Earlier this week, I spent a few days right back at the beautiful spot where I had my first night in the van just over a month ago. Despite the dreamy disposition of that lead, I slept like shit on the first night. Hard to have optimism. By the way, camping friends. If you have tips for comfortable sleep, please send them my way.
Needless to say, I was in a shit mood. I spent the last week moving boxes out of an apartment and my body was already aching. My flight home was very delayed and I went to bed at 3 am the night before. Not sleeping before my first day back to work felt like a test from some God I do not like. At all.
I convinced myself to take a walk to wake up and mentally prepare for Monday. A stupid walk for my stupid mental health. I’ll admit, it took the edge off. I didn’t explicitly want to cuss anyone out after 10 minutes of wandering, so I was calling it a win.
As I started back toward my campsite, I noticed a handful of people lining the shore looking out over the water. The last time I saw people crowded like this, I got to see a manatee and their baby swimming just a few feet from my van. Say what you will about Florida, but the wildlife is absolutely beautiful. It’s like living in an aquarium.
There, just a few feet from the shore, dolphins were swimming. Playing. Wandering through this inlet and making a u-turn back to the gulf. There was something so simple and beautiful about it as they swam. Looking up, I saw an even more simple, silent joy lining the shores as people collected to watch this magnificent moment.
But the best part to me wasn’t the dolphins, although they were majestic as fuck. No, the best part for me was the older person standing next to me. Their energy. The light in their eyes. Y’all, they looked like a kid on Christmas waiting for Santa.
At one point, they whispered to me, “can you believe it? How lucky are we?”
It was the first time in a while someone remarked how lucky I am without knowing the details about the van. About Three Ears. About my life.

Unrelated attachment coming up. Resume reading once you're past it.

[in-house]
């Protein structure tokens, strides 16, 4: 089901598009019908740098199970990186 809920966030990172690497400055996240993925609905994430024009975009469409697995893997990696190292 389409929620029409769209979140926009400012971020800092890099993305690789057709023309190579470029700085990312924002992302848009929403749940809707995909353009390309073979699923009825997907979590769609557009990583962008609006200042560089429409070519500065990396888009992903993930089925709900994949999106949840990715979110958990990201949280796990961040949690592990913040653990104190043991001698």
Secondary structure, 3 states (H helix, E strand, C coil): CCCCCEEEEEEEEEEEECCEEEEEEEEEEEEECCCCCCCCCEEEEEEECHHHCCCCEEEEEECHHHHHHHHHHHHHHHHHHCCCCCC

I just kept thinking, “it wasn’t supposed to be like this. I’m so lucky, you don’t even know.”
See, I didn’t grow up in a family of adventurers or creatives. I didn’t even meet an entrepreneur until I was in my 20s. And even more rare? An optimist.
I grew up with pessimists. At their most positive, I’d call them realists. People raised on generations of stories and hard experiences that convinced them God didn’t care. That life would always be the same. That they were being punished. I watched as they wrecked themselves thinking that’s what work was. That’s what life was – a long term commitment that kills your optimism a little every day.
As I first shed the idea that I would grow up to make that work commitment too (too gay), then shed the idea that I had to be angry all the time, I could feel things starting to change. Fewer rules, fewer reasons to be angry, I guess.
Then a question I never asked before: what exactly is optimism?
For me, asking the question helped me realize that “happy” is not a state of being. It’s a feeling – just like angry, happy, sad – and feelings are fleeting. Optimism is no different. It isn’t about being positive all the time, either. I don’t think that’s possible. Life sucks. We don’t sleep sometimes.
Optimism is about seeing silver linings and finding a way to give thanks in everything. It’s not big adventures and YOLO moments, it’s noticing the sunrise and taking 10 minutes for a walk. It’s stopping on the side of the road to see what everyone is so excited about.
Appreciating the dolphins and the joy they inspire in someone’s eyes.
Optimism is also the fuel for dreams and why I am the first entrepreneur in my family. The first to break the mold and skip the pessimist’s pension and pain model for work and life.
But I know that I’m so blessed for that chance. It’s rare that someone with a background like mine creates a company. Lives their dreams. Even more rare? They become an optimist.
However, you don’t Google “optimism” when you’re looking for a new job – and if you grow up in a family that was fueled by pension funds and 20 year military careers, it’s hard to imagine a different path. It’s even harder to know what job to look for in the first place.
That’s why I wrote this week’s blog. It’s to every job seeker’s advantage – no matter their background – to expand their career search and find the right job, not just another soul sucking paycheck. While I can’t tell you if the job will suck, I can help you discover a great job in the first place and this blog will show you how.
Kat Kibben [they/them] is a keynote speaker, writing expert, and LGBTQIA+ advocate who teaches hiring teams how to write inclusive job postings that will get the right person to apply faster.
Before founding Three Ears Media, Katrina was a CMO, Technical Copywriter, and Managing Editor for leading companies like Monster, Care.com, and Randstad Worldwide. With 15+ years of recruitment marketing and training experience, Katrina knows how to turn talented recruiting teams into talented writers who write for people, not about work.
Today, Katrina is frequently featured as an HR and recruiting expert in publications like The New York Times, Chicago Tribune, and Forbes. They’ve been named to numerous lists, including LinkedIn’s Top Voices in Job Search & Careers. When not speaking, writing, or training, you’ll find Katrina traveling the country in their van or spending some much needed downtime with the dogs that inspired the name Three Ears Media.